Digital transformation surges ahead in Hampton School District
The new digital transformation proposed for Hampton School District has parents concerned.
The so-called “one-to-one program” would provide students with their own technology device instead of sharing laptops from mobile carts as is currently done. Beginning in second grade, students will have iPads and third and upper grades will be given district-owned personal laptops.
“This seems like a done deal. This changes the dynamic on how the district teaches children,” said Erin Rowland, a Central Elementary parent. “Technology is just a tool. It's only good as the teacher you put its hand in.”
Hampton Superintendent Michael Loughead emphasized that professional development is key in making technology learning successful and funding for training will be included in the 2017-18 proposed budget.
“We're working with experts and doing this the right way,” said Loughead, adding the district is using Project RED program for implementing the technology.
The rollout is planned for the first six to nine weeks of class next year and there also will be parent education, said Loughead. The initiative is intended to prepare students for a technology-driven world.
Loughead said he'll host superintendent coffee sessions this month to provide more detail on the digital transformation. Dates will be advertised on the school website and through parent teacher organizations.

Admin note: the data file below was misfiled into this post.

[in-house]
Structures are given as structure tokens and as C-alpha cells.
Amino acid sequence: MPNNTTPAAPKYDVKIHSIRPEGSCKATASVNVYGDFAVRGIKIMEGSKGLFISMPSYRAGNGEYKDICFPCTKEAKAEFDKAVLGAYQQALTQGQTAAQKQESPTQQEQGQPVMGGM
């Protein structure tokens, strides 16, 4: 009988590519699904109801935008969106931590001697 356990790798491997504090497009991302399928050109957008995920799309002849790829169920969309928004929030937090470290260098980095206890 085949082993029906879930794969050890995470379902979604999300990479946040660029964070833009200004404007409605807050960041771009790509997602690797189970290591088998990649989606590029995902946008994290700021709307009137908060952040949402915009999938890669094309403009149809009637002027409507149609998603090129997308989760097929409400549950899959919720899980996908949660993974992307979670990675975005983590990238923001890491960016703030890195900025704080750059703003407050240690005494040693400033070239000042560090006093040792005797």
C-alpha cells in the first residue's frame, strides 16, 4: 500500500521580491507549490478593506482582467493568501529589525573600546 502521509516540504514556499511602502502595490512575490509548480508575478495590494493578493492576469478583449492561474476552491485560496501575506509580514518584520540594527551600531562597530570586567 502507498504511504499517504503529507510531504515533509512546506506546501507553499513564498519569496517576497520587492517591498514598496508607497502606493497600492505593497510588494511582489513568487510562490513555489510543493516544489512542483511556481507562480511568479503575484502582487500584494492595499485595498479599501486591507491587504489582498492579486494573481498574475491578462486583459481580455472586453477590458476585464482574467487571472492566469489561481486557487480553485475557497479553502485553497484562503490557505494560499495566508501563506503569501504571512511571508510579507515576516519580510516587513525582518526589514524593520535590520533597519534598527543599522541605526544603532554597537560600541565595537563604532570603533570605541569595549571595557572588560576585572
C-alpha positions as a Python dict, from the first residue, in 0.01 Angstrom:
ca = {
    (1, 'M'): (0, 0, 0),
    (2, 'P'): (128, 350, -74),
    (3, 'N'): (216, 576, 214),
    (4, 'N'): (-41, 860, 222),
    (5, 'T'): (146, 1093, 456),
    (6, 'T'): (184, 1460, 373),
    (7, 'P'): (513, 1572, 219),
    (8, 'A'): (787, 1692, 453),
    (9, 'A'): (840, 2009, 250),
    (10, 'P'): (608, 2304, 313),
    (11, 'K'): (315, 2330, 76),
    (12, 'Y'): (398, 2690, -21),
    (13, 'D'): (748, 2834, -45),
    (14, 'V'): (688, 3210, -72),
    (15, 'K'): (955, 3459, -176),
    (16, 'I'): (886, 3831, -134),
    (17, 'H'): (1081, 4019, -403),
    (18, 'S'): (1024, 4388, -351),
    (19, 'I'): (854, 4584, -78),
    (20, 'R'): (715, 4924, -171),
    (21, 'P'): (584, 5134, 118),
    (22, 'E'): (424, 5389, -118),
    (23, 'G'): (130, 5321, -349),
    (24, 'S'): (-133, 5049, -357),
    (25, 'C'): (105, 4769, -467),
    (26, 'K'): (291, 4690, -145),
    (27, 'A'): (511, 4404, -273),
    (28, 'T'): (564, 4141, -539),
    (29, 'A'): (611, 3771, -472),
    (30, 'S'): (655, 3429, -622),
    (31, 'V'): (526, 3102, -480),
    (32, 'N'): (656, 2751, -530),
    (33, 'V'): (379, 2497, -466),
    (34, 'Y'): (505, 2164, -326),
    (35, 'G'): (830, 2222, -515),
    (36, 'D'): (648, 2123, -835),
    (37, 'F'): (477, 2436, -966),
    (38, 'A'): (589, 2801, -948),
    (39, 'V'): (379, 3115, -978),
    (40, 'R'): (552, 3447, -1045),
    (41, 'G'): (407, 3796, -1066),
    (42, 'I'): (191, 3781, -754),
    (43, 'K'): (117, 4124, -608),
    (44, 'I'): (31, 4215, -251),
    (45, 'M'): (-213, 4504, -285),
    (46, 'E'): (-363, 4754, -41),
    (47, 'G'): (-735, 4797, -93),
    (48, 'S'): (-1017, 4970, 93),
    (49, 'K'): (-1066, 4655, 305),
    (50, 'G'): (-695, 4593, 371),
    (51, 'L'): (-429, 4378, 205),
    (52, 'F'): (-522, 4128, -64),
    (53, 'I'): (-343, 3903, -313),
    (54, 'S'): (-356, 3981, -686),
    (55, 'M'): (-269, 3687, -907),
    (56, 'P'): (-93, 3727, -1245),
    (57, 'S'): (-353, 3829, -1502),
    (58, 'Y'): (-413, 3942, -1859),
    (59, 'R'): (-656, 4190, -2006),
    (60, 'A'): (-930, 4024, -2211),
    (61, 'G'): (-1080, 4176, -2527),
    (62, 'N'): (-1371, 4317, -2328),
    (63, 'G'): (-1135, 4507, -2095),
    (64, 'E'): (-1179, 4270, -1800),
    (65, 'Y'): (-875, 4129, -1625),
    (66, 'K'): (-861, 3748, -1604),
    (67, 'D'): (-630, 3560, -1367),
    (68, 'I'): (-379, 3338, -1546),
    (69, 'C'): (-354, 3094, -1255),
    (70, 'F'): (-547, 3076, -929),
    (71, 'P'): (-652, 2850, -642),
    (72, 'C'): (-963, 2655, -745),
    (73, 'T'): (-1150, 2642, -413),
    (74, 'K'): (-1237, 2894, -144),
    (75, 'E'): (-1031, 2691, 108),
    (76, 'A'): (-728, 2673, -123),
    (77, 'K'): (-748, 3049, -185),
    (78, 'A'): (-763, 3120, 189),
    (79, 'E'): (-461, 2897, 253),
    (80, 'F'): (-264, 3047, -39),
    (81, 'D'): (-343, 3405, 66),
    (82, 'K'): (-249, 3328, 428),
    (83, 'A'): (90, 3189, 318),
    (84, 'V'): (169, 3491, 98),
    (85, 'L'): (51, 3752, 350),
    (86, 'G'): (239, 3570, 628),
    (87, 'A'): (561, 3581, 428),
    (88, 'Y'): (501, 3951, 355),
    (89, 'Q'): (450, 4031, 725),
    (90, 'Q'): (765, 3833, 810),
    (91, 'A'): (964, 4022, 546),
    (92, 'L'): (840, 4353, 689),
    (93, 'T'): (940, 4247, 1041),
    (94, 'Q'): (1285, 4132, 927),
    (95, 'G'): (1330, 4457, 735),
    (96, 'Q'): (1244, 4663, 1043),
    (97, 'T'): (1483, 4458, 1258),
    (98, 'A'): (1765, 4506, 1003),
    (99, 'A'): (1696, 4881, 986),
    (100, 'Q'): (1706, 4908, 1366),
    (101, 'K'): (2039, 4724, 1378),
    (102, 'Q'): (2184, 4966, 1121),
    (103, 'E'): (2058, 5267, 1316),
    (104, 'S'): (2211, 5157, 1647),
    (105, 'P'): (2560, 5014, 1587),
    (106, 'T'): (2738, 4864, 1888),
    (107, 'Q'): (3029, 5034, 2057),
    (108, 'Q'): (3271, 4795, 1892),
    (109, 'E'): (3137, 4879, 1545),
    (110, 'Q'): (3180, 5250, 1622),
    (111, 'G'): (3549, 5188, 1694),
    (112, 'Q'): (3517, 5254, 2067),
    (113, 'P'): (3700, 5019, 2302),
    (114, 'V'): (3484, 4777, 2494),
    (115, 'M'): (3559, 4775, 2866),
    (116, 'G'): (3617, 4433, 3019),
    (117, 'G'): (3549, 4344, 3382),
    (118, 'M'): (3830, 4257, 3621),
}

He also will make a presentation at the upcoming Remake Learning Days on May 17 at 7:30 p.m. at the middle school.
Loughead said the cost of the project isn't exhorbitant – the ‘17-18 technology budget is a little less than last year. He said the district would've purchased numerous new laptops next year to replace old ones.
The one-to-one proposal has gotten good feedback from staff.
“Teachers are saying it's having a very positive impact on student engagement,” said Loughead.
Many parents were concerned at the school board's April 24 meeting about too much “screen time” for students spending their day on line, then coming home doing homework.
Adrien Domske has children in first grade, kindergarten and preschool, and said she prefers limiting the time spent on technology.
“I really don't want these coming home. I really don't,” said Domske. “I can't imagine having three more devices to fight with at home.”
Board member Lawrence Vasko said parents can opt out from having devices taken home. Loughead said the district is working on an alternative form of homework for those students.
The devices will also be sent home with students for the summer for further enrichment, however, board member Gail Litwiler said she has “some serious concerns” and questions the necessity.
Parents would also pay an estimated $25 fee to cover costs of breakage or loss. Director of Technology Ed McKaveney previously stated there could be an “angel fund” for those who couldn't afford the costs.
Natalie Beneviat is a Tribune-Review contributor.